Asphaltenes deposition is one of the common problems encountered in the petroleum industry as it clogs the area near the wellbore, builds up in the well tubing, and precipitates inside separators and other surface facilities. Thus, it restricts the flow of the fluids from the formation to the wellbore and to the surface and, hence, leads to production loss. The remedial measures for asphaltenes deposition, however, cost money and time.
The aim of the study presented in this paper was to experimentally investigate the role of ultrasonic wave technology as an asphaltenes flocculation inhibitor and to quantify the actual reduction in asphaltenes content of the crude oil when ultrasonic waves were applied. For these purposes, sonication experiments, viscosity measurements, and asphaltenes extraction experiments were performed. Moreover, this study aimed to verify the results and the conclusions that were achieved in a previous similar work by repeating some of the methods they used with different crude oil sample.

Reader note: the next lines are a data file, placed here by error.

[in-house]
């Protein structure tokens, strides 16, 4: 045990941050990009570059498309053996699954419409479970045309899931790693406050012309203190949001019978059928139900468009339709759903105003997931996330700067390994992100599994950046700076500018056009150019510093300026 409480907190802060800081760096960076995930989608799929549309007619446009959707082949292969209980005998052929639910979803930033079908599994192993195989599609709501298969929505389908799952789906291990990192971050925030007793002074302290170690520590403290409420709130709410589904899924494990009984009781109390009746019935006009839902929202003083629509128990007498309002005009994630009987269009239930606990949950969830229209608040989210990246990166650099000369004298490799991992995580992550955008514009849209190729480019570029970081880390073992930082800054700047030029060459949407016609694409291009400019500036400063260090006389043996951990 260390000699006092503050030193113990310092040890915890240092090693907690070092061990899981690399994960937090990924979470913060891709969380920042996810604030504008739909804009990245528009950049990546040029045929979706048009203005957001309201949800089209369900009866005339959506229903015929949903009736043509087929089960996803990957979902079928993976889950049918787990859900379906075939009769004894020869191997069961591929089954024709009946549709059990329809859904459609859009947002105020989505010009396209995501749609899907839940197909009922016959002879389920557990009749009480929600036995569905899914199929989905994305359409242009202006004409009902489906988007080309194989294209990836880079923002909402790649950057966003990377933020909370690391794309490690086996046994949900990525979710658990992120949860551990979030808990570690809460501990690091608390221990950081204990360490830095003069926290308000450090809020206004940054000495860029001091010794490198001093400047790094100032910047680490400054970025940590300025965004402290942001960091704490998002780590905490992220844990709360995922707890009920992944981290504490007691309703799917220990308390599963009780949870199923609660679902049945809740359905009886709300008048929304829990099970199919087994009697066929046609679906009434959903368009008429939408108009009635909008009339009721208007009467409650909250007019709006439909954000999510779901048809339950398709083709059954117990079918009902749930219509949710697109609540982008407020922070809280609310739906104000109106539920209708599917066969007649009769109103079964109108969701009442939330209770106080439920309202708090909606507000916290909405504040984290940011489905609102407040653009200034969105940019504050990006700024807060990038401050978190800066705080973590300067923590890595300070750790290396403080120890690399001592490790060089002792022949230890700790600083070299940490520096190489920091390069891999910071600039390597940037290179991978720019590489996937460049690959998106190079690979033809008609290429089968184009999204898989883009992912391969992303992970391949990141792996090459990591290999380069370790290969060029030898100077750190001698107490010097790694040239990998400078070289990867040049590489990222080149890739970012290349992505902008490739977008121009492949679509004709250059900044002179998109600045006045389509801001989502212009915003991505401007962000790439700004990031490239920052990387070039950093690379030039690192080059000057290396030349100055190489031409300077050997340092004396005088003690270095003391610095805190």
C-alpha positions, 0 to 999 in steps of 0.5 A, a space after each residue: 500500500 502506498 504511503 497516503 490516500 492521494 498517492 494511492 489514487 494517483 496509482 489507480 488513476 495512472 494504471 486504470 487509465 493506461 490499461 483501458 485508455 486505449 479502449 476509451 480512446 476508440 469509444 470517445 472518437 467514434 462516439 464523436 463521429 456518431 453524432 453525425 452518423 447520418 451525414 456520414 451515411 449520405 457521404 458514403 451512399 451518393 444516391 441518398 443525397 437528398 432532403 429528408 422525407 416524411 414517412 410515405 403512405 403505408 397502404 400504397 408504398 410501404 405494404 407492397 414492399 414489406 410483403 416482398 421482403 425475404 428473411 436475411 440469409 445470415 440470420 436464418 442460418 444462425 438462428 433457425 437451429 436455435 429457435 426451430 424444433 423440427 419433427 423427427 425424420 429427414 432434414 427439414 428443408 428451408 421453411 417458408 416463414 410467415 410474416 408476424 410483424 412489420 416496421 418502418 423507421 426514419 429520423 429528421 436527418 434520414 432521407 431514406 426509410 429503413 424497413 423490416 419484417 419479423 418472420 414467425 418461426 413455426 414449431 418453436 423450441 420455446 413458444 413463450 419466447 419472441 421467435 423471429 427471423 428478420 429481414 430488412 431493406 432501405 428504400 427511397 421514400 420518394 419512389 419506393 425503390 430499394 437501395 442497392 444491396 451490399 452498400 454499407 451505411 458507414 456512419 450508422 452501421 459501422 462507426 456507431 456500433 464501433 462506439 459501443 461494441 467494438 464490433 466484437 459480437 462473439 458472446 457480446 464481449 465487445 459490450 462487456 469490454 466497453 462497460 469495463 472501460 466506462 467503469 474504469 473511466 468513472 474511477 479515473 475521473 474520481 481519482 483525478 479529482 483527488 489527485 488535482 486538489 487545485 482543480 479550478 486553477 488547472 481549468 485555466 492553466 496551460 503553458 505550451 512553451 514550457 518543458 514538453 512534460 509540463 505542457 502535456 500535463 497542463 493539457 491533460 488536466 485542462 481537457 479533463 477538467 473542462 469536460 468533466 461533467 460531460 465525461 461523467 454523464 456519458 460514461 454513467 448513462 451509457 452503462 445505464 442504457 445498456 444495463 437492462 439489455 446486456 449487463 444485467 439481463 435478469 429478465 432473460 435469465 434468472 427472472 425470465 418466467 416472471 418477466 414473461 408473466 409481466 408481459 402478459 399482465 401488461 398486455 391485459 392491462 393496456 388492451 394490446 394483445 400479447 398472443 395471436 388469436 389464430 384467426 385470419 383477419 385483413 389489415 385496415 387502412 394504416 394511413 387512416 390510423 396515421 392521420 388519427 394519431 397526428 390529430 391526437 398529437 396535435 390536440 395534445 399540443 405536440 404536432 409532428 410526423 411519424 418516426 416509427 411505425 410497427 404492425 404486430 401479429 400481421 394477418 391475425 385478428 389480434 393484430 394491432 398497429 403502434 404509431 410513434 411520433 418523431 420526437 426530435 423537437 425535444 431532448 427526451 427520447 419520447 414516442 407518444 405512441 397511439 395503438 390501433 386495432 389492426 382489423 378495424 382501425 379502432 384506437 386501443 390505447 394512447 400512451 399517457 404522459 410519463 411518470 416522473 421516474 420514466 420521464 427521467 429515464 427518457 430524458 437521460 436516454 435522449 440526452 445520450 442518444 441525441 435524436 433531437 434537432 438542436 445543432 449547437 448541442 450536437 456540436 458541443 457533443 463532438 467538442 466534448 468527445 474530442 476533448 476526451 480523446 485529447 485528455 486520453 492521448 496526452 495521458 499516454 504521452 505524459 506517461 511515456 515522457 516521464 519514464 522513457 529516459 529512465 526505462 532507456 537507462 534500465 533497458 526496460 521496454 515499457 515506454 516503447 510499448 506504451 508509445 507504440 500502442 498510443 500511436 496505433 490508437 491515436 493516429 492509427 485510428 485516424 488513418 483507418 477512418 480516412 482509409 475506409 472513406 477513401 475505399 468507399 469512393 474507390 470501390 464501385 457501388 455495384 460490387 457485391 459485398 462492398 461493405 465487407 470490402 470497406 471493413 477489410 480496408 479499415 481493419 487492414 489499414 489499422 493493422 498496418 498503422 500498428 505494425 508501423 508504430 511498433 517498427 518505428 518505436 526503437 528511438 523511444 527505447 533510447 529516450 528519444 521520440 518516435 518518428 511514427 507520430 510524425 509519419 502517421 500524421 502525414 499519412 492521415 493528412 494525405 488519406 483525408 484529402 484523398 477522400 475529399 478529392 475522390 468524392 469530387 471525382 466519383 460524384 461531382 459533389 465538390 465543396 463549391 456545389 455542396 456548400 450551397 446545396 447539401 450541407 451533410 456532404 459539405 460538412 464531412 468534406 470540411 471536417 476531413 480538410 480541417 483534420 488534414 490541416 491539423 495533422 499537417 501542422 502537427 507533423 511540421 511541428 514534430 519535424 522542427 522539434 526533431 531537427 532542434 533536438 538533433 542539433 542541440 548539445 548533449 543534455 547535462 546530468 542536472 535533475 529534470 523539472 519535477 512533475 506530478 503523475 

Conducting this experimental study led to the conclusions that ultrasonic waves have the ability to break down asphaltenes conglomerates and, hence, reduce asphaltenes content in crude oil samples and that there is an optimum time for sonication at which highest asphaltenes particles disintegration is achieved. Moreover, it was concluded that the crude oil viscosity is influenced by its asphaltenes content.